A discovery by researchers at the University of Texas at El Paso could potentially transform the treatment of neurodegenerative diseases like Alzheimer’s, Parkinson’s, and Huntington’s.
The breakthrough centers around the use of caffeic-acid based Carbon Quantum Dots (CACQDs), derived from spent coffee grounds, which have the potential to protect brain cells from damage caused by these diseases.
The study was led by doctoral student Jyotish Kumar and overseen by Professor Mahesh Narayan, a fellow of the Royal Society of Chemistry.
The experts found that CACQDs could be key in addressing the root causes of neurodegenerative disorders. Their findings highlight the neuroprotective properties of CACQDs, particularly against damages triggered by obesity, aging, and exposure to environmental toxins like pesticides.
Neurodegenerative diseases are characterized by the progressive loss of neurons, impacting essential functions like movement, speech, and cognitive abilities.
Early stages of these diseases, often linked to lifestyle and environmental factors, show elevated levels of harmful free radicals and the aggregation of amyloid protein fragments in the brain, leading to further complications.
“Caffeic-acid based Carbon Quantum Dots have the potential to be transformative in the treatment of neurodegenerative disorders,” said Kumar. “This is because none of the current treatments resolve the diseases; they only help manage the symptoms. Our aim is to find a cure by addressing the atomic and molecular underpinnings that drive these conditions.”
The team demonstrated that CACQDs, especially in models of Parkinson’s disease induced by a pesticide called paraquat, could remove or neutralize free radicals and prevent the aggregation of amyloid proteins without significant side effects.
The researchers believe that early intervention with CACQD-based treatments could effectively prevent the full onset of diseases like Alzheimer’s and Parkinson’s.
“It is critical to address these disorders before they reach the clinical stage,” said Professor Narayan. “At that point, it is likely too late. Any current treatments that can address advanced symptoms of neurodegenerative disease are simply beyond the means of most people. Our aim is to come up with a solution that can prevent most cases of these conditions at a cost that is manageable for as many patients as possible.”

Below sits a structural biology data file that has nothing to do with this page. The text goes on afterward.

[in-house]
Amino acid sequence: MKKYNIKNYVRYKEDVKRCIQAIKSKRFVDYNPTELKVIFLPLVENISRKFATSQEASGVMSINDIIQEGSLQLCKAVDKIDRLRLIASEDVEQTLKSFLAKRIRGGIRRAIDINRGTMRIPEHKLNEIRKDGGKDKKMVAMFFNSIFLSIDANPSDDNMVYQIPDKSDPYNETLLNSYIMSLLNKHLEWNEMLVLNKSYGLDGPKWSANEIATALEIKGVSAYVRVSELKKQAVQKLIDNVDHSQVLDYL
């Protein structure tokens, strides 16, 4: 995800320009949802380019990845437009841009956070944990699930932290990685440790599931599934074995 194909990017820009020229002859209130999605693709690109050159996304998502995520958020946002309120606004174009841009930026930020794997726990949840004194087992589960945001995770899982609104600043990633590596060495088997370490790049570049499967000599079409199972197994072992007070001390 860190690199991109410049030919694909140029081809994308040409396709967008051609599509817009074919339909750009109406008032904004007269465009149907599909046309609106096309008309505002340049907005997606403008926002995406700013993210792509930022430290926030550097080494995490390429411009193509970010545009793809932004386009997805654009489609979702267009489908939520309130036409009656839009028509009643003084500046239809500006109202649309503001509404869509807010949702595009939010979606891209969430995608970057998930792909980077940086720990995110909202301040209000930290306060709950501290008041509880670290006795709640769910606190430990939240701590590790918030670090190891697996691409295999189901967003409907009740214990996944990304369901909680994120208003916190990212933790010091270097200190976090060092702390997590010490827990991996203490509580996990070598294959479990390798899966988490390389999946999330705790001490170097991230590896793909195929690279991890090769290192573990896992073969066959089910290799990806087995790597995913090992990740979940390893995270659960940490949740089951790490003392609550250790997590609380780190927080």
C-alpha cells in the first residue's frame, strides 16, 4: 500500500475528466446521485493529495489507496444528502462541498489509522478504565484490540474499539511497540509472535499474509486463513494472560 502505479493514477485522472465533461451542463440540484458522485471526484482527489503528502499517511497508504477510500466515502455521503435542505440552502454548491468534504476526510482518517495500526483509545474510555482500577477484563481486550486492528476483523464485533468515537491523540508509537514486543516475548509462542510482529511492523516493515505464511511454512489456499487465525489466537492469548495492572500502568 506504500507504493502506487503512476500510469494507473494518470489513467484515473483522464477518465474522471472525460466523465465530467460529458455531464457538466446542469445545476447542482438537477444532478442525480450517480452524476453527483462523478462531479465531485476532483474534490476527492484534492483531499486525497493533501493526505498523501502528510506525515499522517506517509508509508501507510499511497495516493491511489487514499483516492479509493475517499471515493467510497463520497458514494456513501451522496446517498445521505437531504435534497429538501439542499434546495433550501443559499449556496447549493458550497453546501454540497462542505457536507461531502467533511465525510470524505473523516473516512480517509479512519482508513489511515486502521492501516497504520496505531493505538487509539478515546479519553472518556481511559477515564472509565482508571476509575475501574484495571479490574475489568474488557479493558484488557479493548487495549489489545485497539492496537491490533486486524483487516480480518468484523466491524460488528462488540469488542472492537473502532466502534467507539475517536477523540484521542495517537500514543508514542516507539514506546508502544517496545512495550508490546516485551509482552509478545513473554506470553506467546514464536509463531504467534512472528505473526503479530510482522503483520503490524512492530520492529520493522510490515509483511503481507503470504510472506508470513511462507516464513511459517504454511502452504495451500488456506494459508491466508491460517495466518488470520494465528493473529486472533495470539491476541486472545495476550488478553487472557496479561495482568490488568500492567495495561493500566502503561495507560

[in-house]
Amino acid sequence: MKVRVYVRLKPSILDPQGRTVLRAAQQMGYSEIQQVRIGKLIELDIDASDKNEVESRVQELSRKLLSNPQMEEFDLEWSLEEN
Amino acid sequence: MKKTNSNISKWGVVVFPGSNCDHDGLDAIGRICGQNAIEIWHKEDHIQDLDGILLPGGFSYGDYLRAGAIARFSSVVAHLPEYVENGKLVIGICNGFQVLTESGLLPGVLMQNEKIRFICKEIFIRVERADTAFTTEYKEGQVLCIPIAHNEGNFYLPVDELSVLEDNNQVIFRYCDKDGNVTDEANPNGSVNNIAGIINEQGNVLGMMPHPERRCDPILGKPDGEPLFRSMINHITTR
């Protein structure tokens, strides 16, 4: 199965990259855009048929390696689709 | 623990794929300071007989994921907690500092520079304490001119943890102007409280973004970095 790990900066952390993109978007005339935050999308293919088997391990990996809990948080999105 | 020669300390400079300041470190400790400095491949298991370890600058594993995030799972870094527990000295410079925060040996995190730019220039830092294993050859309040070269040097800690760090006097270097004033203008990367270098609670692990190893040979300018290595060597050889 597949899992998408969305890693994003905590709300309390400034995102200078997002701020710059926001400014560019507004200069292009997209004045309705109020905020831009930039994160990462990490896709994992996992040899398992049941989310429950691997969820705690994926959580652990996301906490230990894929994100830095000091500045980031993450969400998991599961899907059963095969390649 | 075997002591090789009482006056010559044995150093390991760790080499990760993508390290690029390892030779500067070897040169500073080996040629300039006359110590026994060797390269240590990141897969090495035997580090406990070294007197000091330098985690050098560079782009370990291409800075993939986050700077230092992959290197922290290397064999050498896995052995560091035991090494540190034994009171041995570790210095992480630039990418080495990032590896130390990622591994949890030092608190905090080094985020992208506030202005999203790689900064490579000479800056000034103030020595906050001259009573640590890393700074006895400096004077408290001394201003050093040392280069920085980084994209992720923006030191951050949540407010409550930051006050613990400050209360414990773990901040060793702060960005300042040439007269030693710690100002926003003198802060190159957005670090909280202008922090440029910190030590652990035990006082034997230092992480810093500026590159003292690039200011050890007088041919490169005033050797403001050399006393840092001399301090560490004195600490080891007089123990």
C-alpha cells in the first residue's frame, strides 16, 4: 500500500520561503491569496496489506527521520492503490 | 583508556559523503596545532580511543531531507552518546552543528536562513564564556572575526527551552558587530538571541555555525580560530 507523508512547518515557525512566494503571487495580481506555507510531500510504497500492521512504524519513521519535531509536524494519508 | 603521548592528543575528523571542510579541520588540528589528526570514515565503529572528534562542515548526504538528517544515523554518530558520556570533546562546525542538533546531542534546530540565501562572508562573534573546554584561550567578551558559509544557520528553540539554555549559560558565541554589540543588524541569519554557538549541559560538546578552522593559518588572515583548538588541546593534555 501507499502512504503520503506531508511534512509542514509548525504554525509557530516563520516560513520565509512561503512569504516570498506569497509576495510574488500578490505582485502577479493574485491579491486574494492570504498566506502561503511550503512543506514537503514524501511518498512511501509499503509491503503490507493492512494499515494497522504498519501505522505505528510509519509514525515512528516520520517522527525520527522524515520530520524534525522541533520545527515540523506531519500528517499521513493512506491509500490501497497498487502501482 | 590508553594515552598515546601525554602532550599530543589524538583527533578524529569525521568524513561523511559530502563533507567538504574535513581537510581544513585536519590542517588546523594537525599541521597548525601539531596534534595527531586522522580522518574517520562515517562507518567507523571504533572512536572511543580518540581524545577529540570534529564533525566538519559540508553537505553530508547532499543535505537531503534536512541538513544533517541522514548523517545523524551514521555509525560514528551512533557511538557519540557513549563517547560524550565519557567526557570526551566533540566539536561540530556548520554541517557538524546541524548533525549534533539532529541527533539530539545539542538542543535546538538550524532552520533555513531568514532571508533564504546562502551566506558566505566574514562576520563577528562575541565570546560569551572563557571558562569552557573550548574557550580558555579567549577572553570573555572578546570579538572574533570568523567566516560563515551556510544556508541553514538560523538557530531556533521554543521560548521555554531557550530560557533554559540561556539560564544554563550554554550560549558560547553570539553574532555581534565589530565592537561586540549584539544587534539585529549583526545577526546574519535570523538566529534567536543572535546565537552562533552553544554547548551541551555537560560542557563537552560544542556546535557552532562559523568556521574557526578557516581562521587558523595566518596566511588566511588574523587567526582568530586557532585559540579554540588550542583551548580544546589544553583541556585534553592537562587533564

Caffeic acid, a polyphenol known for its antioxidant properties, is crucial in this discovery. Professor Narayan noted that caffeic acid is unique because it can penetrate the blood-brain barrier and is thus able to directly exert its effects upon the cells inside the brain.
The team employed a “green chemistry” method to extract CACQDs from used coffee grounds, making the process both environmentally friendly and cost-effective, given the abundant availability of coffee grounds.
Supported by a grant from the National Institutes of Health, the project has involved numerous graduate and undergraduate students from UTEP, including Sofia Delgado, who is now pursuing her PhD at Yale University.
Despite the progress, Narayan and Kumar acknowledge that there’s still a considerable journey ahead. Their ultimate goal is to develop a medication, possibly in pill form, that could prevent the majority of neurodegenerative disorders not caused by genetics.
The team is now seeking additional funding to support further testing.
The study is published in the journal Environmental Research.
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